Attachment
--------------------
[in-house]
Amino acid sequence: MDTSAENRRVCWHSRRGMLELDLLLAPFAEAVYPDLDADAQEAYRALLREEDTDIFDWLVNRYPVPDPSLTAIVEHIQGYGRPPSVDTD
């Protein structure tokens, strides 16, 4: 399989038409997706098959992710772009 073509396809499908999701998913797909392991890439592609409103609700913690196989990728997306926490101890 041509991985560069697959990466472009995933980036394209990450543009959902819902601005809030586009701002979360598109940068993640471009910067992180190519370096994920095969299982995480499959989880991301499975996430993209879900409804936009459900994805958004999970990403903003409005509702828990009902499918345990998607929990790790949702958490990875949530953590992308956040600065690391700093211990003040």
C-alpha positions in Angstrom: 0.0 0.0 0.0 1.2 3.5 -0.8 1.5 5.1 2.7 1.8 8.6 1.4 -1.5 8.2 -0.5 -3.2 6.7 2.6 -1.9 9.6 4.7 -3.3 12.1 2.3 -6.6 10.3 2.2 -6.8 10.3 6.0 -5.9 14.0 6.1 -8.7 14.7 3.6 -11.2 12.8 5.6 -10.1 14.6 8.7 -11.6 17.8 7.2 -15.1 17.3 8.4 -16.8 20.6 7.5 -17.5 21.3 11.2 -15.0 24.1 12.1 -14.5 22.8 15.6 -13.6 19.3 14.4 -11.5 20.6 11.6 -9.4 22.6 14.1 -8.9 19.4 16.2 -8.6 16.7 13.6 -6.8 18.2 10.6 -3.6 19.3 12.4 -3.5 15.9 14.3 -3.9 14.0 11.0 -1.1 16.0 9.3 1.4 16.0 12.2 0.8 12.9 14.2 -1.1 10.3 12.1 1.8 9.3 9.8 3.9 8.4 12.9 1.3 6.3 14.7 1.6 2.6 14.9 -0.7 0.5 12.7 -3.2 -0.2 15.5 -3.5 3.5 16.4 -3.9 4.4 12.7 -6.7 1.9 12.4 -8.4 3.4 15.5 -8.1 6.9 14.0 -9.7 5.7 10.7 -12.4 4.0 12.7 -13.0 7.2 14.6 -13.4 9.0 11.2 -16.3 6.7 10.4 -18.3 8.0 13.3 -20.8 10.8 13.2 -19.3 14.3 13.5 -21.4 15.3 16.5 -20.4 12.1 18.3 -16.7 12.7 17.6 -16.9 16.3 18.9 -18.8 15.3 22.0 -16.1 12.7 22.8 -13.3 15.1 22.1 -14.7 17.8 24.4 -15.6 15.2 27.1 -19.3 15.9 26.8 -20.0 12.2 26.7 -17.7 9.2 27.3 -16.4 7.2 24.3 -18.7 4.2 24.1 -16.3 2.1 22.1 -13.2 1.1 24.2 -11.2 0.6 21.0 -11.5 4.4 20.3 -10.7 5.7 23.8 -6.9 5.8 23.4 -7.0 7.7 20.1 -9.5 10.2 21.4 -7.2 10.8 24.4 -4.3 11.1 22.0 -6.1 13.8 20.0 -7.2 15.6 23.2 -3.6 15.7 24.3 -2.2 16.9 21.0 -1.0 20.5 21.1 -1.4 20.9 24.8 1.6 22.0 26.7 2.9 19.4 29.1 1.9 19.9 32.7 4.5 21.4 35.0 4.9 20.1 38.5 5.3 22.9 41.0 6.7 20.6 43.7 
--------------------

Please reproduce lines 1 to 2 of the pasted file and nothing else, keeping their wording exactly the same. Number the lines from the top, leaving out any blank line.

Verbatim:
[in-house]
Amino acid sequence: MDTSAENRRVCWHSRRGMLELDLLLAPFAEAVYPDLDADAQEAYRALLREEDTDIFDWLVNRYPVPDPSLTAIVEHIQGYGRPPSVDTD